Empowerment, Voice & Choice: Clients have a say in their treatment plan, and staff help facilitate recovery but are not the primary means of recovery. Everyone in the organization is united in their awareness of trauma and aim to empower each other to contribute. Power differentials are negligible within this model.

Cultural, Historical & Gender Issues: TIC recognizes community and historical trauma and actively advocates for those who have been discriminated against.

If TIC is something you would like to implement within your practice, or workplace, I encourage you to review SAMHSA’s Ten Implementation Domains. A detailed article is cited below in the references section.

Food For Thought

With every approach, we need to understand the stereotypes and misconceptions to avoid potential pitfalls and incorrect implementation. Below are some thoughts that are springboards for discussion within your organization as you consider implementing TIC.

  • The word “trauma” should not be overused or overemphasized. For some, acknowledging trauma is freeing and the first step to healing, but for others, talking about trauma makes them feel like they are solely defined by their experience. Each client’s response to the word and concept will be different. TIC should be implemented in practice, but do not hand out flyers about trauma at the door.
  • Positive psychology emphasizes using the language of “enhancing well-being”, rather than “overcoming trauma.” I will note once again that TIC is a framework, not a type of treatment. As a clinician, you can still practice with a TIC lens while using language like “healing-centered” if that more closely aligns with your mission/approach.
  • TIC is not a fad, or a fun catchphrase to tag on to the end of a mission statement. TIC is incredibly beneficial if implemented correctly, but before claiming it as your approach, really understand the underlying assumptions and principles.
  • TIC is one of numerous frameworks available to us as clinicians. TIC is not the only approach worth considering. TIC can go hand in hand with music therapy approaches such as culture-centered, aesthetic, behavioral or feminists to list a few.
  • Avoid the “Oh, if only this hadn’t happened to them, then they would have been fine” mentality. Trauma is multi-dimensional and exists in degrees. Do not get stuck on unpacking and processing one traumatic event to promote healing. Focus on general well-being and growth and let the clients guide their processing.
  • TIC does not victimize the client, or negate personal responsibility.

Music Therapy Specific Takeaways

I have kept this post generic so that any professional has the opportunity to apply TIC to their practice, but I want to close with a few music therapy specific takeaways. Beck, et al., studied how trauma-focused Guided Imagery and Music (GIM) would impact adult refugees diagnosed with post-traumatic stress disorder (PTSD). A few of their suggestions specific to GIM, are applicable in all realms of practice. I will list a few below from the study and some generic recommendations.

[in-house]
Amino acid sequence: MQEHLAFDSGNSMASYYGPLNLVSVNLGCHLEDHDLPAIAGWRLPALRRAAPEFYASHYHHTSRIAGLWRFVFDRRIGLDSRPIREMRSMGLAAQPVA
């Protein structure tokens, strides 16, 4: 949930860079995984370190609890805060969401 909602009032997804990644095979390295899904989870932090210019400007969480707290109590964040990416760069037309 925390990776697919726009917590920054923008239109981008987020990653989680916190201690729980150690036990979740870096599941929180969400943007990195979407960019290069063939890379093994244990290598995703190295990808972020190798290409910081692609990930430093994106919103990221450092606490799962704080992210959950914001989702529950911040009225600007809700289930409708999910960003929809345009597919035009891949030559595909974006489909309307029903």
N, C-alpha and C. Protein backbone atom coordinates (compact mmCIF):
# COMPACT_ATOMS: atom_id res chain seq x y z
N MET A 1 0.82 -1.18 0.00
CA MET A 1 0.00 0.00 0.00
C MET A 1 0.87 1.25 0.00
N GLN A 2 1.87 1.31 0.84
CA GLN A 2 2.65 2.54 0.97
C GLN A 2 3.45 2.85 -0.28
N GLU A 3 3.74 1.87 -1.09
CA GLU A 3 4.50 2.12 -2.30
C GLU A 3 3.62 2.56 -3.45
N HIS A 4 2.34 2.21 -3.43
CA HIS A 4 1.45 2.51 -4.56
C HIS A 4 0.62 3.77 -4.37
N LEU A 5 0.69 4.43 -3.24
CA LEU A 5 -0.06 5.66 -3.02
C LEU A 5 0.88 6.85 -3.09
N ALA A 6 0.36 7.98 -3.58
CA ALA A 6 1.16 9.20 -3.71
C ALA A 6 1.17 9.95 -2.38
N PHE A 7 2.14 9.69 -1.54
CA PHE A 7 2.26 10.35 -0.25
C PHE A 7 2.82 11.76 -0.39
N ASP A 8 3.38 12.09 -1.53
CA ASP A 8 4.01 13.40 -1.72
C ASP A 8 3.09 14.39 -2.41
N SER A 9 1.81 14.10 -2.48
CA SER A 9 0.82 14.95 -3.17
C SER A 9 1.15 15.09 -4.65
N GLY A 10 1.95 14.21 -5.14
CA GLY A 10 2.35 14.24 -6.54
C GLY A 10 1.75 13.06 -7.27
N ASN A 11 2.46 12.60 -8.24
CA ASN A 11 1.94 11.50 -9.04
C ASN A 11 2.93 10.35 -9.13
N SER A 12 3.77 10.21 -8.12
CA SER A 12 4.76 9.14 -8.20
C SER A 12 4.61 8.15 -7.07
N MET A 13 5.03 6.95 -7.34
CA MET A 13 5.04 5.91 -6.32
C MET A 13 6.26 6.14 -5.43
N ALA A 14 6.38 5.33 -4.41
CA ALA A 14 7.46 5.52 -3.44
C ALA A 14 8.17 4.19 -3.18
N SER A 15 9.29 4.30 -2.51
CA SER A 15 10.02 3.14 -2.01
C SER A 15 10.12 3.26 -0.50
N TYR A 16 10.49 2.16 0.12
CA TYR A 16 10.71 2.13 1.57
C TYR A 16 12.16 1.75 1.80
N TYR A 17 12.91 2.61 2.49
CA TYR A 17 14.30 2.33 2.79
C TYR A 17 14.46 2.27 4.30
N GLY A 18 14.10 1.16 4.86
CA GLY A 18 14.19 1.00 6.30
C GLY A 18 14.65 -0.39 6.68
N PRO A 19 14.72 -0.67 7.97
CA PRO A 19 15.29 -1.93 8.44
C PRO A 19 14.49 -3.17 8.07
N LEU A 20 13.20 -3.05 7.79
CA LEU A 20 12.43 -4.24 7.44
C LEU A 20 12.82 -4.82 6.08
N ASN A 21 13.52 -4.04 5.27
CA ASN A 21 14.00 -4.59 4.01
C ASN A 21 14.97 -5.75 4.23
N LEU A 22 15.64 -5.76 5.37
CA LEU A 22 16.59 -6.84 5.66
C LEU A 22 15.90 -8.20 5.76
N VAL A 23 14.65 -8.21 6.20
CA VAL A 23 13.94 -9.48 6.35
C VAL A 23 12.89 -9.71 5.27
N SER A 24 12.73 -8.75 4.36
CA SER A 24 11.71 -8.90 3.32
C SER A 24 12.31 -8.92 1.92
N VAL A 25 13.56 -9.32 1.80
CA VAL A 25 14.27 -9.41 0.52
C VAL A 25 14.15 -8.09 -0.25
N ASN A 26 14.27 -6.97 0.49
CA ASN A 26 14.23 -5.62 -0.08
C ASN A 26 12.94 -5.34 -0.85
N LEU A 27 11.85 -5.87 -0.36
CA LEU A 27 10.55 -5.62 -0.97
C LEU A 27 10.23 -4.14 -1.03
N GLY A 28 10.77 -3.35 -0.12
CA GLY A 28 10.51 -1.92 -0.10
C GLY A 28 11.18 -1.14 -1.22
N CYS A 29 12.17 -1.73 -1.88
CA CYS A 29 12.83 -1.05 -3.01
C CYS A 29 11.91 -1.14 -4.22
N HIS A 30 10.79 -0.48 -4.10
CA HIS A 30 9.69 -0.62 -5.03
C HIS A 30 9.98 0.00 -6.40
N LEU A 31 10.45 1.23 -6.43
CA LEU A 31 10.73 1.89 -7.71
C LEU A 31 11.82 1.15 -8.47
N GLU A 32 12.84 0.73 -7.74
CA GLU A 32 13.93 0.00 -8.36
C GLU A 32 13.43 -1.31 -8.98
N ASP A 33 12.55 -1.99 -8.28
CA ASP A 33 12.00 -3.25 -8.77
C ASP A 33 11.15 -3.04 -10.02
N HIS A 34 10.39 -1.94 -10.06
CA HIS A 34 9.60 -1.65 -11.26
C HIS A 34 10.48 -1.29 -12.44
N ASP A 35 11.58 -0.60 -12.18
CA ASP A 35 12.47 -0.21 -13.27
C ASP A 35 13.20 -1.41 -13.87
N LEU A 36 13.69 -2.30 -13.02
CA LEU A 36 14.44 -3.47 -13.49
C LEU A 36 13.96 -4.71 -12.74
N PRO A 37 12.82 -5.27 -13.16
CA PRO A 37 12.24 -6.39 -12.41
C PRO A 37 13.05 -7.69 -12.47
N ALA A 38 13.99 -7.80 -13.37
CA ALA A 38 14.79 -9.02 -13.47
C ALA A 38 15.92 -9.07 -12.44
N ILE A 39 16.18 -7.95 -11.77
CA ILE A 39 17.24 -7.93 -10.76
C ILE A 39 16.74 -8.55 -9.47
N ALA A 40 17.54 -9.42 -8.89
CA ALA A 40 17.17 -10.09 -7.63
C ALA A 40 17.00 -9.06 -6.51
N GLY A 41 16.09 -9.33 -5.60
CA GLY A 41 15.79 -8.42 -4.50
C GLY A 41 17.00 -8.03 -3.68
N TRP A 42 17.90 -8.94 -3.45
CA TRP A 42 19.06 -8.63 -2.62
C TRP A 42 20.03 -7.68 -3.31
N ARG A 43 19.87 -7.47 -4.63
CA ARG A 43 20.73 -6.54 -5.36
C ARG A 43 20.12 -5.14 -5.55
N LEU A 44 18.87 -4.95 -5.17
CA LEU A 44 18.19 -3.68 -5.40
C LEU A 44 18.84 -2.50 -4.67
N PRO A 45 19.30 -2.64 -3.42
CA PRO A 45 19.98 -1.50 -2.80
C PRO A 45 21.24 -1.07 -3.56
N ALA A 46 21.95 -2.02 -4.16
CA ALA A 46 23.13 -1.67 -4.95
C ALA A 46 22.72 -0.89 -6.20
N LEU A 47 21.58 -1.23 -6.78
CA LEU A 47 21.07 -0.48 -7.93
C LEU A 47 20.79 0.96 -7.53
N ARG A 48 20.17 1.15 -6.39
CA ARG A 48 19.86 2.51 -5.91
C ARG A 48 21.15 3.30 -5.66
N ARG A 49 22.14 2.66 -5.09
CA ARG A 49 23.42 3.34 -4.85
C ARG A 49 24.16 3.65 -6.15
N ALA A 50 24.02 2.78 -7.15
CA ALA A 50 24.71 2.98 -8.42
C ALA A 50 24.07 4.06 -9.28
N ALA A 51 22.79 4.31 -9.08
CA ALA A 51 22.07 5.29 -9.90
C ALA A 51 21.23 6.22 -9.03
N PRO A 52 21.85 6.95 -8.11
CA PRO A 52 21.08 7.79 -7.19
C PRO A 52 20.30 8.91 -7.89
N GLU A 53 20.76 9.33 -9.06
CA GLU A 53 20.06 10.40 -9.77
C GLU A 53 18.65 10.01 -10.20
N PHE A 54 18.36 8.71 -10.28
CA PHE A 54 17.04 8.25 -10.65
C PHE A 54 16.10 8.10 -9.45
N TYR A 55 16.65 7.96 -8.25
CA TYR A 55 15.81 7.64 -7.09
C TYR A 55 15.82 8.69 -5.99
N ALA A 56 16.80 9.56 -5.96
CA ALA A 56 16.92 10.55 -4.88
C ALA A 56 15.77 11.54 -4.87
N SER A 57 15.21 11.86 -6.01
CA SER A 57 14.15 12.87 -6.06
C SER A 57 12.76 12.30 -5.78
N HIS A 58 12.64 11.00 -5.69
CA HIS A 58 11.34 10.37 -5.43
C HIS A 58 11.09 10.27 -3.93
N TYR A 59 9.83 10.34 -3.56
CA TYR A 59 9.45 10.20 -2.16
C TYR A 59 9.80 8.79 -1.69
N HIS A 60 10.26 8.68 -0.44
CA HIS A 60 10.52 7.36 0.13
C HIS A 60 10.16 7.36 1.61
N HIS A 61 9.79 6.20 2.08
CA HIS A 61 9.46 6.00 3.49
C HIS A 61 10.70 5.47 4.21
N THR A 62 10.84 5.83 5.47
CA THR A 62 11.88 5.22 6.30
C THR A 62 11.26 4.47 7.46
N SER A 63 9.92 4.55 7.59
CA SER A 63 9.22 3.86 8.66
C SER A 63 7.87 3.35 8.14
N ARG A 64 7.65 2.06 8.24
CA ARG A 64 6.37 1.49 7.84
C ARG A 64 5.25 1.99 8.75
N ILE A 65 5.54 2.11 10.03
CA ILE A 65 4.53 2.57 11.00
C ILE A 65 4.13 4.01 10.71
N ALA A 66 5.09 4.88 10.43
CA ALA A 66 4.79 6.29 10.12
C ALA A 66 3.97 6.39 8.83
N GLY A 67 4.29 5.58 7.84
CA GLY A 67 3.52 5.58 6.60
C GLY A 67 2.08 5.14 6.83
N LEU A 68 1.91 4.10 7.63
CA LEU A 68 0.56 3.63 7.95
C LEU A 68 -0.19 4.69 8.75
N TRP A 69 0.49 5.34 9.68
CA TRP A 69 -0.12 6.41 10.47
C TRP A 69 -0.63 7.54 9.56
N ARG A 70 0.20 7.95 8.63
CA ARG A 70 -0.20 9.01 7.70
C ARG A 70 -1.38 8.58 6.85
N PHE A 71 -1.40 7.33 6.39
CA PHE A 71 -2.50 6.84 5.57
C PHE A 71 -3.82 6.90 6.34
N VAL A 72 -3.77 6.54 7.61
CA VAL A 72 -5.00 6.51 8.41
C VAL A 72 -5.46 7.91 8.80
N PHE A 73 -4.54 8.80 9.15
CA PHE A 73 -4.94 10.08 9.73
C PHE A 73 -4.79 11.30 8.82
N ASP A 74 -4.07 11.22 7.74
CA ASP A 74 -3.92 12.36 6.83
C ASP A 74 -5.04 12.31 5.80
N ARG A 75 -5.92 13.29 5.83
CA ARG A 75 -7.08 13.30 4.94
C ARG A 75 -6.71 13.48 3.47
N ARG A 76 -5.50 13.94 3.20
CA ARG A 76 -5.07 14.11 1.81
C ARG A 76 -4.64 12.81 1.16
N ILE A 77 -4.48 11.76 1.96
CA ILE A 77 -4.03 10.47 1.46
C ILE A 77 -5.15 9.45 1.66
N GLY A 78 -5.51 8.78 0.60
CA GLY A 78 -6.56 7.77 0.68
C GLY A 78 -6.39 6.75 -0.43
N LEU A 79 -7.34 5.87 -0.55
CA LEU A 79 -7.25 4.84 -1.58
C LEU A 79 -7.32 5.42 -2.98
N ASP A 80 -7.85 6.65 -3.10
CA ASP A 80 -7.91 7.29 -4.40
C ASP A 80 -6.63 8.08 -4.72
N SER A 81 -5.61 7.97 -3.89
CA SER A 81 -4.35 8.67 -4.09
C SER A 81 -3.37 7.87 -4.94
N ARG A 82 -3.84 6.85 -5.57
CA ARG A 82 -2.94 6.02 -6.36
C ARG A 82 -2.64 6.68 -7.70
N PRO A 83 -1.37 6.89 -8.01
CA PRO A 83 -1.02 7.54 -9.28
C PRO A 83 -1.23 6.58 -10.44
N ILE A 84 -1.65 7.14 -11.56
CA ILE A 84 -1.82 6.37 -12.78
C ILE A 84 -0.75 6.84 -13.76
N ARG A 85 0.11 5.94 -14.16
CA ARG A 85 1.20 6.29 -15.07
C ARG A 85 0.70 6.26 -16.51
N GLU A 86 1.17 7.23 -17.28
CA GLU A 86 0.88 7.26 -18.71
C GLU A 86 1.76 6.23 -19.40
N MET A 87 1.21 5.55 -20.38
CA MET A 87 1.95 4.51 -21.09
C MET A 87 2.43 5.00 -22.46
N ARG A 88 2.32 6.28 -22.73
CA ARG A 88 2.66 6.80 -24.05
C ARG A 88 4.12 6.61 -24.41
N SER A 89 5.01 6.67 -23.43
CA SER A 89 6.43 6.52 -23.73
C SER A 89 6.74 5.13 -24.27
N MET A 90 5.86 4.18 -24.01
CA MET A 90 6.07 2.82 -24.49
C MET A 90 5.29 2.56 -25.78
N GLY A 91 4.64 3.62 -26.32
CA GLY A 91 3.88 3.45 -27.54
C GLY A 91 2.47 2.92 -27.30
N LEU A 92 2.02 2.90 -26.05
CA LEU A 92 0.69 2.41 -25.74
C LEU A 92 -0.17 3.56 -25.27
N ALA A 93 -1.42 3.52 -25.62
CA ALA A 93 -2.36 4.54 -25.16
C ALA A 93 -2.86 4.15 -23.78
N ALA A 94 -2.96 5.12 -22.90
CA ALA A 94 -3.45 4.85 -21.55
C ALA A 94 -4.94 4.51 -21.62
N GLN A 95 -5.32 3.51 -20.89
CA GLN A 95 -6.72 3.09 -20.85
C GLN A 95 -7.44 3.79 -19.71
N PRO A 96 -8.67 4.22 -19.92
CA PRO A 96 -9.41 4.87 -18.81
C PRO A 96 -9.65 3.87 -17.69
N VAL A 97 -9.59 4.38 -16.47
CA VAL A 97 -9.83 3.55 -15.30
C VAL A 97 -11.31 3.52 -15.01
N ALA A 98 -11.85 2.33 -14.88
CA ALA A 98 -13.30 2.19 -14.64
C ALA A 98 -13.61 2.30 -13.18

1. Always be mindful of all sensory stimuli in your office space (smells, sights, sounds, textures of instruments, lighting, windows, placement of client in relationship to the door, proximity to the client, etc.).
  2. Use short music listening periods (Beck, et al., 2018).
  3. Use supportive music that is not overly abrasive musically or lyrically unless requested by the client (Beck, et al., 2018).
  4. Always give the client options so they do not feel cornered (Beck, et al., 2018).
  5. Consider replacing relaxation exercises with mindfulness or breathing exercises (Beck, et al., 2018).
  6. If performing GIM, keep the client upright (avoid lying down) (Beck, et al., 2018).
  7. Allow the client to choose if they would like to leave their eyes open or closed. (Beck, et al., 2018)
  8. Always give the client full autonomy in the session. They have the power to stop and start the music, change the volume, alter the song choice, or even cut the session short if it is overwhelming (Beck, et al., 2018).
  9. Be aware of the participant’s cultural background and music preferences (Beck, et al., 2018).
  10. It could be beneficial to walk through the session plan at the beginning of the session so there are no surprises, or allow the client to listen to the song on their own time and come back with thoughts.
  11. Do not be afraid to improvise. Yes, some clients will need structure, but improvisation is a great way to allow the client to translate their internal struggles, emotions and thoughts into music.



My goal in writing this blog post was to introduce people to TIC (if it was unfamiliar), clarify TIC for people like me who were intrigued by it but had no catalyst for understanding it, or reignite the TIC flame for professionals who have drifted away from its core principles. I challenge those who do not see this as applicable to their life or practice to reevaluate. Trauma exists everywhere, and I would argue that donning the TIC glasses could not only enhance your practice, but your relationships and your community. I will leave you with one final thought: Trauma cannot and should not be put in a box. We still have so much to research and discover in terms of best practices with trauma populations. All we can do is take the next best step in our practice. That may be as simple as reading this article and becoming more self-aware, starting conversations with your peers about TIC, or knocking on the CEO’s office to have a conversation about systemic changes. All of the above are steps in the right direction.


APA Dictionary of Psychology. (n.d.). Trauma. In APA Dictionary of Psychology. Retrieved January 5, 2020, from

Beck, B. D., Messel, C., Meyer, S. L., Codtz, T. O., Søgaard, U., Simonsen, & Moe, T. (2018). Feasibility of trauma-focused Guided Imagery and Music with adult refugees diagnosed with PTSD: A pilot study. Nordic Journal of Music Therapy, 27(1), 67-86.

Merriam-Webster. (n.d.). Trauma. In dictionary. Retrieved January 5, 2020, from

Reeves, E. (2015). A Synthesis of the Literature on Trauma-Informed Care. Issues in Mental Health Nursing, 36(9), 698–709.

SAMHSA’s Trauma and Justice Strategic Initiative. (2014). SAMHSA’s concept of trauma and guidance for a trauma-informed approach. The Substance Abuse and Mental Health Services Administration.